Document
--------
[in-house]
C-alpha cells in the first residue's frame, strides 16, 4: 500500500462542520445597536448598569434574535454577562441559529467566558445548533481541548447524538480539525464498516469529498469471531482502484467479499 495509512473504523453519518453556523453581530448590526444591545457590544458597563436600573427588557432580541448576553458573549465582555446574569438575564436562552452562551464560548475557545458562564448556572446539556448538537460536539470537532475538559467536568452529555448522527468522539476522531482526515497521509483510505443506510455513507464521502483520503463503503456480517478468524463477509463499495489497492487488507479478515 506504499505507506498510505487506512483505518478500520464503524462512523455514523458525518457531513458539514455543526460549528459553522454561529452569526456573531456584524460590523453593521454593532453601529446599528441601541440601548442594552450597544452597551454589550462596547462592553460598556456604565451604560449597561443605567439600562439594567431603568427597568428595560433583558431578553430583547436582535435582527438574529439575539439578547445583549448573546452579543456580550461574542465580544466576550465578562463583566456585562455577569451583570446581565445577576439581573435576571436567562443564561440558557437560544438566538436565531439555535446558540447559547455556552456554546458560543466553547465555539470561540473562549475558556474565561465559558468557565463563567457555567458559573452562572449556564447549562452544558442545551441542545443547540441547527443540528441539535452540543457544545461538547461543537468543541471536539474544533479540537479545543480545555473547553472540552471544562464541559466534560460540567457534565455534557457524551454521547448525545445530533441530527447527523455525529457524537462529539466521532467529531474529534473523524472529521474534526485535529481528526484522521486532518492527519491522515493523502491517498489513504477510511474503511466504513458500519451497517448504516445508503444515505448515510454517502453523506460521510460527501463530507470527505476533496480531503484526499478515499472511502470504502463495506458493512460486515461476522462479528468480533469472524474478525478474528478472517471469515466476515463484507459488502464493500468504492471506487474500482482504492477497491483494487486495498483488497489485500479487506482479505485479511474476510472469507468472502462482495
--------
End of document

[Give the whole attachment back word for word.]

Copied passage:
[in-house]
C-alpha cells in the first residue's frame, strides 16, 4: 500500500462542520445597536448598569434574535454577562441559529467566558445548533481541548447524538480539525464498516469529498469471531482502484467479499 495509512473504523453519518453556523453581530448590526444591545457590544458597563436600573427588557432580541448576553458573549465582555446574569438575564436562552452562551464560548475557545458562564448556572446539556448538537460536539470537532475538559467536568452529555448522527468522539476522531482526515497521509483510505443506510455513507464521502483520503463503503456480517478468524463477509463499495489497492487488507479478515 506504499505507506498510505487506512483505518478500520464503524462512523455514523458525518457531513458539514455543526460549528459553522454561529452569526456573531456584524460590523453593521454593532453601529446599528441601541440601548442594552450597544452597551454589550462596547462592553460598556456604565451604560449597561443605567439600562439594567431603568427597568428595560433583558431578553430583547436582535435582527438574529439575539439578547445583549448573546452579543456580550461574542465580544466576550465578562463583566456585562455577569451583570446581565445577576439581573435576571436567562443564561440558557437560544438566538436565531439555535446558540447559547455556552456554546458560543466553547465555539470561540473562549475558556474565561465559558468557565463563567457555567458559573452562572449556564447549562452544558442545551441542545443547540441547527443540528441539535452540543457544545461538547461543537468543541471536539474544533479540537479545543480545555473547553472540552471544562464541559466534560460540567457534565455534557457524551454521547448525545445530533441530527447527523455525529457524537462529539466521532467529531474529534473523524472529521474534526485535529481528526484522521486532518492527519491522515493523502491517498489513504477510511474503511466504513458500519451497517448504516445508503444515505448515510454517502453523506460521510460527501463530507470527505476533496480531503484526499478515499472511502470504502463495506458493512460486515461476522462479528468480533469472524474478525478474528478472517471469515466476515463484507459488502464493500468504492471506487474500482482504492477497491483494487486495498483488497489485500479487506482479505485479511474476510472469507468472502462482495